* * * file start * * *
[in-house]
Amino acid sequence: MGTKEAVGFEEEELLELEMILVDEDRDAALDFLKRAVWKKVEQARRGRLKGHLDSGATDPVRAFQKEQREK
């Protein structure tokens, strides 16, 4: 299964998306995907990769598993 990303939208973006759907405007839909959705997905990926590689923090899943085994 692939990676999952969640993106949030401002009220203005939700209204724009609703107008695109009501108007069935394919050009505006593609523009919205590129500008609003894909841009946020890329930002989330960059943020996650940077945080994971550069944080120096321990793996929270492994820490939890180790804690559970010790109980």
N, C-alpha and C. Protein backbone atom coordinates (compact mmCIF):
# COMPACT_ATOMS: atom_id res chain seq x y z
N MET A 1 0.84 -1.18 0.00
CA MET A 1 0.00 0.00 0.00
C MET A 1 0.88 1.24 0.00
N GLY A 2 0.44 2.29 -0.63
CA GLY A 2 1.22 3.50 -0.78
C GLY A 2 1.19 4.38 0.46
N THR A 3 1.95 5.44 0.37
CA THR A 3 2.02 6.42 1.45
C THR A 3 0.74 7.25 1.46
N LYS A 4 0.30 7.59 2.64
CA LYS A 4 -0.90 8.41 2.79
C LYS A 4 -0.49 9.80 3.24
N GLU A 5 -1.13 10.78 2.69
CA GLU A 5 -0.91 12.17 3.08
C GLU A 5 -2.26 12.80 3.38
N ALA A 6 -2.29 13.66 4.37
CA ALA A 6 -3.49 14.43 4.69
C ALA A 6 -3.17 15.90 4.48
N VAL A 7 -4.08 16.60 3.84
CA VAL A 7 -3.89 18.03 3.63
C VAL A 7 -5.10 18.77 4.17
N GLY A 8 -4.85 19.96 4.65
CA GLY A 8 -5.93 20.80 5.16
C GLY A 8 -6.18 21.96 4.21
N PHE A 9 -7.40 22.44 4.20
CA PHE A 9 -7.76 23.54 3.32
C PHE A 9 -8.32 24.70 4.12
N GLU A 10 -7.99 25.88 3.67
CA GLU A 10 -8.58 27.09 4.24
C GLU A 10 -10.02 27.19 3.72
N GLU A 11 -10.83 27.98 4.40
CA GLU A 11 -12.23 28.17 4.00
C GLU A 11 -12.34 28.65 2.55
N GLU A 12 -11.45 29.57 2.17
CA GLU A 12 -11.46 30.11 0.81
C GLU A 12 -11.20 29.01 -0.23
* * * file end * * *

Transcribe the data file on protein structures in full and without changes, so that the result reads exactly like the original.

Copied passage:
[in-house]
Amino acid sequence: MGTKEAVGFEEEELLELEMILVDEDRDAALDFLKRAVWKKVEQARRGRLKGHLDSGATDPVRAFQKEQREK
């Protein structure tokens, strides 16, 4: 299964998306995907990769598993 990303939208973006759907405007839909959705997905990926590689923090899943085994 692939990676999952969640993106949030401002009220203005939700209204724009609703107008695109009501108007069935394919050009505006593609523009919205590129500008609003894909841009946020890329930002989330960059943020996650940077945080994971550069944080120096321990793996929270492994820490939890180790804690559970010790109980």
N, C-alpha and C. Protein backbone atom coordinates (compact mmCIF):
# COMPACT_ATOMS: atom_id res chain seq x y z
N MET A 1 0.84 -1.18 0.00
CA MET A 1 0.00 0.00 0.00
C MET A 1 0.88 1.24 0.00
N GLY A 2 0.44 2.29 -0.63
CA GLY A 2 1.22 3.50 -0.78
C GLY A 2 1.19 4.38 0.46
N THR A 3 1.95 5.44 0.37
CA THR A 3 2.02 6.42 1.45
C THR A 3 0.74 7.25 1.46
N LYS A 4 0.30 7.59 2.64
CA LYS A 4 -0.90 8.41 2.79
C LYS A 4 -0.49 9.80 3.24
N GLU A 5 -1.13 10.78 2.69
CA GLU A 5 -0.91 12.17 3.08
C GLU A 5 -2.26 12.80 3.38
N ALA A 6 -2.29 13.66 4.37
CA ALA A 6 -3.49 14.43 4.69
C ALA A 6 -3.17 15.90 4.48
N VAL A 7 -4.08 16.60 3.84
CA VAL A 7 -3.89 18.03 3.63
C VAL A 7 -5.10 18.77 4.17
N GLY A 8 -4.85 19.96 4.65
CA GLY A 8 -5.93 20.80 5.16
C GLY A 8 -6.18 21.96 4.21
N PHE A 9 -7.40 22.44 4.20
CA PHE A 9 -7.76 23.54 3.32
C PHE A 9 -8.32 24.70 4.12
N GLU A 10 -7.99 25.88 3.67
CA GLU A 10 -8.58 27.09 4.24
C GLU A 10 -10.02 27.19 3.72
N GLU A 11 -10.83 27.98 4.40
CA GLU A 11 -12.23 28.17 4.00
C GLU A 11 -12.34 28.65 2.55
N GLU A 12 -11.45 29.57 2.17
CA GLU A 12 -11.46 30.11 0.81
C GLU A 12 -11.20 29.01 -0.23